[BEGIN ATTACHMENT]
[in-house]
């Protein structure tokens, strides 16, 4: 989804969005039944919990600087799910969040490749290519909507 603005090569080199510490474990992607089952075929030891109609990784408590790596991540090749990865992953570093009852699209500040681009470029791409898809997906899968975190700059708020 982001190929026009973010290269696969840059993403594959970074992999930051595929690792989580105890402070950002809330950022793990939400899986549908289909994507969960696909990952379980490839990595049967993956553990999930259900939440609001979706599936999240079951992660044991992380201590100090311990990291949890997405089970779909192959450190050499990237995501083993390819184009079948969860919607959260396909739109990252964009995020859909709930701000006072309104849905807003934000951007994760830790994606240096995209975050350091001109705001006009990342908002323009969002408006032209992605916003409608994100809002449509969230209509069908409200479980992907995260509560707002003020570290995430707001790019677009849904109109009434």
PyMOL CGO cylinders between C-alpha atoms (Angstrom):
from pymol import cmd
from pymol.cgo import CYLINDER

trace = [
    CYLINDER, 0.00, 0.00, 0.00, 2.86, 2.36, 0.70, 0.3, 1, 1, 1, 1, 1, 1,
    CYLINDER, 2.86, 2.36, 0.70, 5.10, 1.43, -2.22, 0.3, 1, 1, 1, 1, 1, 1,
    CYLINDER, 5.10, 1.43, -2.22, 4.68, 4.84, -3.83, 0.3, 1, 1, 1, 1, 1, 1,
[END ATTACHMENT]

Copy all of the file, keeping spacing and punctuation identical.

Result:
[in-house]
């Protein structure tokens, strides 16, 4: 989804969005039944919990600087799910969040490749290519909507 603005090569080199510490474990992607089952075929030891109609990784408590790596991540090749990865992953570093009852699209500040681009470029791409898809997906899968975190700059708020 982001190929026009973010290269696969840059993403594959970074992999930051595929690792989580105890402070950002809330950022793990939400899986549908289909994507969960696909990952379980490839990595049967993956553990999930259900939440609001979706599936999240079951992660044991992380201590100090311990990291949890997405089970779909192959450190050499990237995501083993390819184009079948969860919607959260396909739109990252964009995020859909709930701000006072309104849905807003934000951007994760830790994606240096995209975050350091001109705001006009990342908002323009969002408006032209992605916003409608994100809002449509969230209509069908409200479980992907995260509560707002003020570290995430707001790019677009849904109109009434």
PyMOL CGO cylinders between C-alpha atoms (Angstrom):
from pymol import cmd
from pymol.cgo import CYLINDER

trace = [
    CYLINDER, 0.00, 0.00, 0.00, 2.86, 2.36, 0.70, 0.3, 1, 1, 1, 1, 1, 1,
    CYLINDER, 2.86, 2.36, 0.70, 5.10, 1.43, -2.22, 0.3, 1, 1, 1, 1, 1, 1,
    CYLINDER, 5.10, 1.43, -2.22, 4.68, 4.84, -3.83, 0.3, 1, 1, 1, 1, 1, 1,